Ukraine's capital, Kyiv, has come under fresh attack, following two nights of heavy drone strikes.
A military spokesman said missiles were used in the latest barrage. There are no reports of casualties.
Russia has launched 16 air attacks on Kyiv this month - usually overnight.
The latest, however, was in mid-morning and the target appears to have been the city centre. Mayor Vitali Klitschko urged residents to take shelter and warned about falling debris.
Air force spokesman Yuri Ihnat said that Iskander ballistic missiles were used in the latest attack and that it was possible S-300 and S-400 missiles had also been fired.
Air raid sirens reportedly also rang out across several other Ukrainian regions.
Ukrainian officials say they destroyed most the the drones used during this weekend's attacks.
Explosions were also reported in the Lviv, Odesa, Vinnytsya and Khmelnytskyi regions.
In Khmelnytskyi, a strike on a military airfield damaged five aircraft and the runway, said regional authorities.
Meanwhile, in the Russian region of Belgorod, the governor said that several frontier settlements were being shelled simultaneously by Ukrainian forces.
Oleksandr Scherba, the ambassador-at-large at Ukraine's ministry of foreign affairs, told the BBC that the last few days had been very difficult for Kyiv residents.
"Almost every night, the skies look and sound like another Star Wars episode, but we don't feel much of Russian rockets hitting their targets here within the city area. And this is all thanks to the decent countries, decent people of the world who gave us this air defence," he said.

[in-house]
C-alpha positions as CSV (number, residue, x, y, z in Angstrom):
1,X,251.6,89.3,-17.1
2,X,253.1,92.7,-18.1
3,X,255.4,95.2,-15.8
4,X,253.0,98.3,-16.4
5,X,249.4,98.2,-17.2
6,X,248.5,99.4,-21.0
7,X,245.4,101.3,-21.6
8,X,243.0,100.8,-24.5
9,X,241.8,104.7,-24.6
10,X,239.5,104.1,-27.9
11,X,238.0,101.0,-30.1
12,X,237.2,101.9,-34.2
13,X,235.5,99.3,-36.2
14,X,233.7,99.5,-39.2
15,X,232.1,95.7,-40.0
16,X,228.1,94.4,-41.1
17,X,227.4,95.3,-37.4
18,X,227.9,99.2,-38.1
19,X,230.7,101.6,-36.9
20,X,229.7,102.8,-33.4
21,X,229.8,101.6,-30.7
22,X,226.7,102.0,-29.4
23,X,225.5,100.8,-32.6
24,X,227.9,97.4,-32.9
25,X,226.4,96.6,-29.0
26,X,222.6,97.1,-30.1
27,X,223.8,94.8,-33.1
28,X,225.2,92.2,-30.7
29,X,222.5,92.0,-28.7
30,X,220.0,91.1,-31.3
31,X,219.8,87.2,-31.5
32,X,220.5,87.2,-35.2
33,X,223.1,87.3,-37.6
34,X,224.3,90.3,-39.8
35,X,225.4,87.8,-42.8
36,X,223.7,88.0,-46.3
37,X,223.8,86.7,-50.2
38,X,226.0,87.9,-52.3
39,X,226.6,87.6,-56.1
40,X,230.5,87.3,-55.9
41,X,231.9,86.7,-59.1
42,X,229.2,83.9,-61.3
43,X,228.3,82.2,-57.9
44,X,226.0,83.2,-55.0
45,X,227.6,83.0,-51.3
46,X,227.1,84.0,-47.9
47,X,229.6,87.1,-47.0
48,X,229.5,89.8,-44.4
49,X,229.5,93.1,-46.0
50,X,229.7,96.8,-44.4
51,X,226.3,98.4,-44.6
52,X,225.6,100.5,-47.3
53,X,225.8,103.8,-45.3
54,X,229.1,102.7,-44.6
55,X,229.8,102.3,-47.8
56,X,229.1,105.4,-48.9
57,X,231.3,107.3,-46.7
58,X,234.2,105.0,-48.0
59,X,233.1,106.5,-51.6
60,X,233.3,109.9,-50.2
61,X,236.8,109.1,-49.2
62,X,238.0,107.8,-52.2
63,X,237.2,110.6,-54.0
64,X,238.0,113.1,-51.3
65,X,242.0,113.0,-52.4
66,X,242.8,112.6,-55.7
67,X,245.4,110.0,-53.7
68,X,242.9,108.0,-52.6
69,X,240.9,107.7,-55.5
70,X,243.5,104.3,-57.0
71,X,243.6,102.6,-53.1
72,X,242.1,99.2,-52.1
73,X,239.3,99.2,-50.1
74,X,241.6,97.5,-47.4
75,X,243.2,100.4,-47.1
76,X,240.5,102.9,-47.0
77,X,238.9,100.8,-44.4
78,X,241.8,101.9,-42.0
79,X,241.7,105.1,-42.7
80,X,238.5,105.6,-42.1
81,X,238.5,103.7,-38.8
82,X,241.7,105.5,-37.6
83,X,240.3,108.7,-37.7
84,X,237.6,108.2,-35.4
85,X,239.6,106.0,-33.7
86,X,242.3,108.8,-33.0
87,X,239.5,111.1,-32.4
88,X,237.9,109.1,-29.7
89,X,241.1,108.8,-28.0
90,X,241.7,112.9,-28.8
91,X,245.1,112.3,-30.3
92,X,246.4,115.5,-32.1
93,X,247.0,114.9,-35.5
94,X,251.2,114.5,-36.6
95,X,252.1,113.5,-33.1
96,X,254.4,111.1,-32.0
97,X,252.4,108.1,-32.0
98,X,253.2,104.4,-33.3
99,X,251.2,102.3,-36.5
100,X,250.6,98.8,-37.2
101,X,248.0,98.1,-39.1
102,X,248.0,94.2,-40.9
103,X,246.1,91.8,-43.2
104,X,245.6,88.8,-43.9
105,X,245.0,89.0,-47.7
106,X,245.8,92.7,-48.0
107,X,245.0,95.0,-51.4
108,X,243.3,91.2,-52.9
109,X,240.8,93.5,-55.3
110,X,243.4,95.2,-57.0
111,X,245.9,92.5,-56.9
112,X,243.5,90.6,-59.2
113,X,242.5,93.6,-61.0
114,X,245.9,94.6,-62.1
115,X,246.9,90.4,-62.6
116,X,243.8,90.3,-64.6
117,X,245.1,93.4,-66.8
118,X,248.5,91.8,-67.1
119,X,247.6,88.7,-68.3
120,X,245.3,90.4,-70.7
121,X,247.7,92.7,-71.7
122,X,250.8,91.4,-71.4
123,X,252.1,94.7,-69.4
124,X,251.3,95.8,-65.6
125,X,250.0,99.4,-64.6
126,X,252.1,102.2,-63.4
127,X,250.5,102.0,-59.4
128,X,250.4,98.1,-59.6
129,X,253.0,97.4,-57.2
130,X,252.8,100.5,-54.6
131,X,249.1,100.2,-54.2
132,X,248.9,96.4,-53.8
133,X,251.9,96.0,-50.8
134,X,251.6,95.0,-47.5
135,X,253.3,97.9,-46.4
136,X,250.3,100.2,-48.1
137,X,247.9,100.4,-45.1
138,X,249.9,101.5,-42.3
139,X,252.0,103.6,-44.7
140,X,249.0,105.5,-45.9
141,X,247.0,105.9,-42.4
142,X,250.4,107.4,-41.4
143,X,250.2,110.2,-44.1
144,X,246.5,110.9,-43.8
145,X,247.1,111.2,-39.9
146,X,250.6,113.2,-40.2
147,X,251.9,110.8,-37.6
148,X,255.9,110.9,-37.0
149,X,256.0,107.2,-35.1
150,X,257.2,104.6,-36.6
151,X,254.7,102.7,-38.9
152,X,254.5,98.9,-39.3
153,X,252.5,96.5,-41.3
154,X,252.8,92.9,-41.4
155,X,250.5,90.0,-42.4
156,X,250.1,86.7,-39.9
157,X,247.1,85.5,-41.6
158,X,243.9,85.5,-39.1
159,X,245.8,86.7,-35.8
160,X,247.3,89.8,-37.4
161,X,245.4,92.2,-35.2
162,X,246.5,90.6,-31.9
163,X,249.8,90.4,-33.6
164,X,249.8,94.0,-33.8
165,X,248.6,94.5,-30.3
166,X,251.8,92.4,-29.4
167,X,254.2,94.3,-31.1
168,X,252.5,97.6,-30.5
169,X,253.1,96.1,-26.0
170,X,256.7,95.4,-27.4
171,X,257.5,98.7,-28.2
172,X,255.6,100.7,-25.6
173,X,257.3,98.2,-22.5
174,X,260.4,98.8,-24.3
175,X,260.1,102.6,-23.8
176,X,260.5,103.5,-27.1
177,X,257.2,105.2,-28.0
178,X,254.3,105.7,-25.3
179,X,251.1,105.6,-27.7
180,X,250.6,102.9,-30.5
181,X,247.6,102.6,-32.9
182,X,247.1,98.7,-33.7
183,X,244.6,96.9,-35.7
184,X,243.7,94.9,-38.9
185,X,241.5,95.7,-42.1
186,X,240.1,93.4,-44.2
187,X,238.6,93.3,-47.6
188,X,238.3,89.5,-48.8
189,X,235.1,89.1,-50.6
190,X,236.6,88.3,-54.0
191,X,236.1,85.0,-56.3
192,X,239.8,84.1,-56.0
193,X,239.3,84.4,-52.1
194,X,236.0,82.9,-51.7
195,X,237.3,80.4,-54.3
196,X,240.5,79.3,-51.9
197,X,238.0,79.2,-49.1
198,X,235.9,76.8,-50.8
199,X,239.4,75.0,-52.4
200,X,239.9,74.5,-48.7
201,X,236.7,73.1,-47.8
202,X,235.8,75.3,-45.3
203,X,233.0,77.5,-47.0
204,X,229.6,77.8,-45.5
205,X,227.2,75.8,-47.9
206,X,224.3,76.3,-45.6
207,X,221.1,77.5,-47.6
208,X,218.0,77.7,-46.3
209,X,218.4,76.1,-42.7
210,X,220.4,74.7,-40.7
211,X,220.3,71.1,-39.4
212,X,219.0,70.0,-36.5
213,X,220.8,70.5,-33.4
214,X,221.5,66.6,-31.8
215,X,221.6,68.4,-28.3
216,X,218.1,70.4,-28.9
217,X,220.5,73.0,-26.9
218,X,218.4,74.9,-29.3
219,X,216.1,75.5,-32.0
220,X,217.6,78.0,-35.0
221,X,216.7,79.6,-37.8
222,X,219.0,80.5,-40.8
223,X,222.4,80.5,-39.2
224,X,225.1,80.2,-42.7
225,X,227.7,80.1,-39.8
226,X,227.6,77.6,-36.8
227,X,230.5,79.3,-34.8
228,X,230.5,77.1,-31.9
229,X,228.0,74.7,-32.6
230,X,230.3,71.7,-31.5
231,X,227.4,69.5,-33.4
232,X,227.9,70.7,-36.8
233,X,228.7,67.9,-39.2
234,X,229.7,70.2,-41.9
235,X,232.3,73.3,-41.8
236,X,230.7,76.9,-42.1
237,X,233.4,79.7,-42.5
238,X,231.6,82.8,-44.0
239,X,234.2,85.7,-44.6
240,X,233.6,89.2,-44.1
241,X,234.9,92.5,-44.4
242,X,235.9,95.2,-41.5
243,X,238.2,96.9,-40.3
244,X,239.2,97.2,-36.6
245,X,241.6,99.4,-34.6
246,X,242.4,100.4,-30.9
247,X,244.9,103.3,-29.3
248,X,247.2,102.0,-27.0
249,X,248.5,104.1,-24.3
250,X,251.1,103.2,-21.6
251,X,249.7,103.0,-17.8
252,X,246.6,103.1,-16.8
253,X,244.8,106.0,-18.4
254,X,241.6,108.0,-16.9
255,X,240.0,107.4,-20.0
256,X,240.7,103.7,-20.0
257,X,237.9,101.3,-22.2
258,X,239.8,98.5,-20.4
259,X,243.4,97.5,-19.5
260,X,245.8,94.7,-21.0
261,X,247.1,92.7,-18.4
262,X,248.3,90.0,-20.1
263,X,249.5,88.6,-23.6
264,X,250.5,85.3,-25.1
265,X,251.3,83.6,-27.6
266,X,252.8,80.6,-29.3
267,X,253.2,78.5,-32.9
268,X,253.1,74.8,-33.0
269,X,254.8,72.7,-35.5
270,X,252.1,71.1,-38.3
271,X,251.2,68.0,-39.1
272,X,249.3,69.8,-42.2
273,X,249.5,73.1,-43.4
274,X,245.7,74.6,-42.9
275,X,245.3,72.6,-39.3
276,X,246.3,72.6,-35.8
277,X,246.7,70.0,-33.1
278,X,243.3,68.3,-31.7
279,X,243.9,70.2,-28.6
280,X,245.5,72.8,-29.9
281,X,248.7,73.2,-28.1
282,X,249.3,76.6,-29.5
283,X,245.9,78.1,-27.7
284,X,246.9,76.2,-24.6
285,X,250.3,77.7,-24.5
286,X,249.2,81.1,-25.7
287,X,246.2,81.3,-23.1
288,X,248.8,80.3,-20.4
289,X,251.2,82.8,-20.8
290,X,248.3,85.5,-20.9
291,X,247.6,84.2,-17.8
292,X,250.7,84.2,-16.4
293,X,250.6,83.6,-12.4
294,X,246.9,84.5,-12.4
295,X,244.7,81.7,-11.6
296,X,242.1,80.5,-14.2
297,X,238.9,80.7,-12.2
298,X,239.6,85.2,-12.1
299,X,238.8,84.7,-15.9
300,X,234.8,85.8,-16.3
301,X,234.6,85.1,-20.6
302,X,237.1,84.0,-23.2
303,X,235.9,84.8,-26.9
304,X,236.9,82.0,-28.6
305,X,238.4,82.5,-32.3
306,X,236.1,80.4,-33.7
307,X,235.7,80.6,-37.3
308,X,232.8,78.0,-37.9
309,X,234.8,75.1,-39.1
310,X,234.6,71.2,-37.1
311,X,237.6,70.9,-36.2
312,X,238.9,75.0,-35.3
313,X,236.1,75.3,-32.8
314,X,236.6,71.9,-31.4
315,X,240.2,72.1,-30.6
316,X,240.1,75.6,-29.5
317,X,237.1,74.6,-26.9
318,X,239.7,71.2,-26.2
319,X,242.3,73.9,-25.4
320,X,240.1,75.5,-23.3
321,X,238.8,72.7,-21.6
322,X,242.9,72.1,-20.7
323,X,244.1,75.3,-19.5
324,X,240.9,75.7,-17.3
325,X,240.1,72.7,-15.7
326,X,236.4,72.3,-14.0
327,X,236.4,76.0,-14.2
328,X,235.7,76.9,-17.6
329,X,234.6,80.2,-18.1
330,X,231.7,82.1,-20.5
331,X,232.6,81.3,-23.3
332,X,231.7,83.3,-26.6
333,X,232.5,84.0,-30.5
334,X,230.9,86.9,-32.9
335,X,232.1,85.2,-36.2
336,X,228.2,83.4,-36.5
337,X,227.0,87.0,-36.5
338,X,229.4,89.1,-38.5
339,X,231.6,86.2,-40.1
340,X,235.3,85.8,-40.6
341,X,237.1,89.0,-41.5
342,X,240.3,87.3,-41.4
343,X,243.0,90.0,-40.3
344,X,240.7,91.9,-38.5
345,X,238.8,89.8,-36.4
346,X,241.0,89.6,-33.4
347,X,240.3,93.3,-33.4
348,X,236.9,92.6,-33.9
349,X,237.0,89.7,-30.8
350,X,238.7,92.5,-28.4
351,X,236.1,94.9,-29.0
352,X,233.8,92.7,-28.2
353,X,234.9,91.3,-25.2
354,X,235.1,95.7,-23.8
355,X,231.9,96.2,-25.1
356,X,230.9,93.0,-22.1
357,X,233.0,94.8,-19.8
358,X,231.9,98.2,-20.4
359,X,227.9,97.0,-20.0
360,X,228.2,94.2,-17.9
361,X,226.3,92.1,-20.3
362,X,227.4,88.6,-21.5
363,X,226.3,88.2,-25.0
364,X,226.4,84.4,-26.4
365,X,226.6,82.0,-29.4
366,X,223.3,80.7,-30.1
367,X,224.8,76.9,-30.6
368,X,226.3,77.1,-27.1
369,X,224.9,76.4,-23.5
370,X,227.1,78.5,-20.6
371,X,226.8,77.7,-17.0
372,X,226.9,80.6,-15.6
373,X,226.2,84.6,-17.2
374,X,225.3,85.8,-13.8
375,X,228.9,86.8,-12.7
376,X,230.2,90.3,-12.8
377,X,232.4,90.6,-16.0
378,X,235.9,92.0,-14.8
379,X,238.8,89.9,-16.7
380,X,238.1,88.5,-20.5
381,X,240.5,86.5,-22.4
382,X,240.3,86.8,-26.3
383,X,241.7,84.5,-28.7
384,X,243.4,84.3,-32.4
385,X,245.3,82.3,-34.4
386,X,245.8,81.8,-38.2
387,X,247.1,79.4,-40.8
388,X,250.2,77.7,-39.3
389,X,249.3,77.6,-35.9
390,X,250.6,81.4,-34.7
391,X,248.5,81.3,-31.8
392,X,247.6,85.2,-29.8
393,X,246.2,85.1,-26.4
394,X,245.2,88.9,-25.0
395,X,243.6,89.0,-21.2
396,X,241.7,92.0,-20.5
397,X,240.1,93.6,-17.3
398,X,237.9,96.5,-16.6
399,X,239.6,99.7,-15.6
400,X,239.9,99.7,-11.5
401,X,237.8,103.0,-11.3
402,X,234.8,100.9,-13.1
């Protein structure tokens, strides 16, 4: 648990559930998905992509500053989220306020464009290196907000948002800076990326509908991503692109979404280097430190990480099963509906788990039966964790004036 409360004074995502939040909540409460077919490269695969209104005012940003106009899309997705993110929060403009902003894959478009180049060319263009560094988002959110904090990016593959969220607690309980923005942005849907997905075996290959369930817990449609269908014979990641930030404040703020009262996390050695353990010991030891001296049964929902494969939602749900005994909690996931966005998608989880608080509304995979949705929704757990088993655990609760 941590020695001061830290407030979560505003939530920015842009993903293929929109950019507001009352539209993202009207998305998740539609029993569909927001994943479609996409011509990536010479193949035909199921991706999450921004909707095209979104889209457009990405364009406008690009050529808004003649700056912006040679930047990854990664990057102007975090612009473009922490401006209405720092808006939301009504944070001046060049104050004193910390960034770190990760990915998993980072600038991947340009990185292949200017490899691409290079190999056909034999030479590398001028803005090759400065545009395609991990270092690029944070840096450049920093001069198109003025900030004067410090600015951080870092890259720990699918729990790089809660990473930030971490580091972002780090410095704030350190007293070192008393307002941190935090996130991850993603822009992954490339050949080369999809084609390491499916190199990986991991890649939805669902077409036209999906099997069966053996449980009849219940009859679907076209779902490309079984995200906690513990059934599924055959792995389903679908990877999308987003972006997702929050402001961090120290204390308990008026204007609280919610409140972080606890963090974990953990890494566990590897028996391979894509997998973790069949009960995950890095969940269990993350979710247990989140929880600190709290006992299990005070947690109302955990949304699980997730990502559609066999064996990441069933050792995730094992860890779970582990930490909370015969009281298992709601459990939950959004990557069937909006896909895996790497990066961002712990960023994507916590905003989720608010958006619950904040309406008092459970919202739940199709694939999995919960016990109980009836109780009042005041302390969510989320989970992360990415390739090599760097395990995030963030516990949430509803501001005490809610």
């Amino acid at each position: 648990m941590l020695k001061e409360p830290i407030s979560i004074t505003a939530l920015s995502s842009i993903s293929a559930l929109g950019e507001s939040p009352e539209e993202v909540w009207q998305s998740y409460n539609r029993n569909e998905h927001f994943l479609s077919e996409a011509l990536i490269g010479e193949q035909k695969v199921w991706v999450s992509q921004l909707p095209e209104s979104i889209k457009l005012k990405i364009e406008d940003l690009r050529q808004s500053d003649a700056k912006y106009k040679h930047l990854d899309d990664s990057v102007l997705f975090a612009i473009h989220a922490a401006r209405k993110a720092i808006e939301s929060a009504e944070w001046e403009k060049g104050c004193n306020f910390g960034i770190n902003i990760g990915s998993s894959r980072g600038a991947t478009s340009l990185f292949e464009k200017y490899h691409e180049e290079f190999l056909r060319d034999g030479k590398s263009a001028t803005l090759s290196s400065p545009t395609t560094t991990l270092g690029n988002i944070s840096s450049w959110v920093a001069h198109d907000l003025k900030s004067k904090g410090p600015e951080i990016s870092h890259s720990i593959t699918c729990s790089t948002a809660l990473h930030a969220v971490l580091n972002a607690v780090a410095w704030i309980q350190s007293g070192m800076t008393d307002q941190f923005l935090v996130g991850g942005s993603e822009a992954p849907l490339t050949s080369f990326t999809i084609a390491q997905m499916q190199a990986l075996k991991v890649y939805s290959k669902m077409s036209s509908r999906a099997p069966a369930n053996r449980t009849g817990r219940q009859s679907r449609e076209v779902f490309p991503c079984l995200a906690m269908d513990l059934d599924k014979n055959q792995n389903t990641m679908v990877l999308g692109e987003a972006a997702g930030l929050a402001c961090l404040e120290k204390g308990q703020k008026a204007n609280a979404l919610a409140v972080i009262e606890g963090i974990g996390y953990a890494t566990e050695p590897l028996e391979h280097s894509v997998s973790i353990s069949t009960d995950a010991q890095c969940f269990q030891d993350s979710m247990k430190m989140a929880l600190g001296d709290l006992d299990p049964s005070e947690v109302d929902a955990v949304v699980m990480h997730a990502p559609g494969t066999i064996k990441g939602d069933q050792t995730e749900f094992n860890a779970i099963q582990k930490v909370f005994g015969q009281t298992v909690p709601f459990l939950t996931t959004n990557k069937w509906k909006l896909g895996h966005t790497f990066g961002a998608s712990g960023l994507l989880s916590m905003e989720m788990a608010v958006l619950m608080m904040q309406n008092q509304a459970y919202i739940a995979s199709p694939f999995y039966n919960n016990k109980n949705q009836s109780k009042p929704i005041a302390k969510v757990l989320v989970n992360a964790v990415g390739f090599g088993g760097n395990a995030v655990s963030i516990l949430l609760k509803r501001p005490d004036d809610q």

Living in the capital was anything but normal at the moment, Mr Scherba said, adding that the drone attacks and sleepless nights had become "part of our routine".
On Sunday, Ukraine's President Volodymyr Zelensky praised his country's air defence forces after Kyiv sustained the largest drone attack since the war began.
"You are heroes," said Mr Zelensky, after military commanders said most of the so-called kamikaze drones launched by Russia were brought down.
Russia has stepped up its attacks on Kyiv in recent weeks, seeking to overwhelm the capital's defences.
Saturday's overnight attack came as the people of the capital prepared to celebrate Kyiv Day, the anniversary of the city's foundation. In a remarkable demonstration of resilience, people took to parks, bars and restaurants in the capital to celebrate the holiday.
In its recent attacks, Russia - which launched its full-scale invasion in February 2022 - has been using kamikaze drones as well as a range of cruise and ballistic missiles.
Analysts say Moscow is seeking to deplete and damage Ukraine's air defences ahead of its long-expected counter-offensive.
On Saturday, one of Ukraine's most senior security officials told the BBC the country was ready to launch such an operation.
Oleksiy Danilov, secretary of the powerful National Security and Defence Council of Ukraine, said an assault to retake territory from President Vladimir Putin's occupying forces could begin "tomorrow, the day after tomorrow or in a week".
Ukraine has been planning a counter-offensive for months. But it has wanted as much time as possible to train troops and to receive military equipment from Western allies.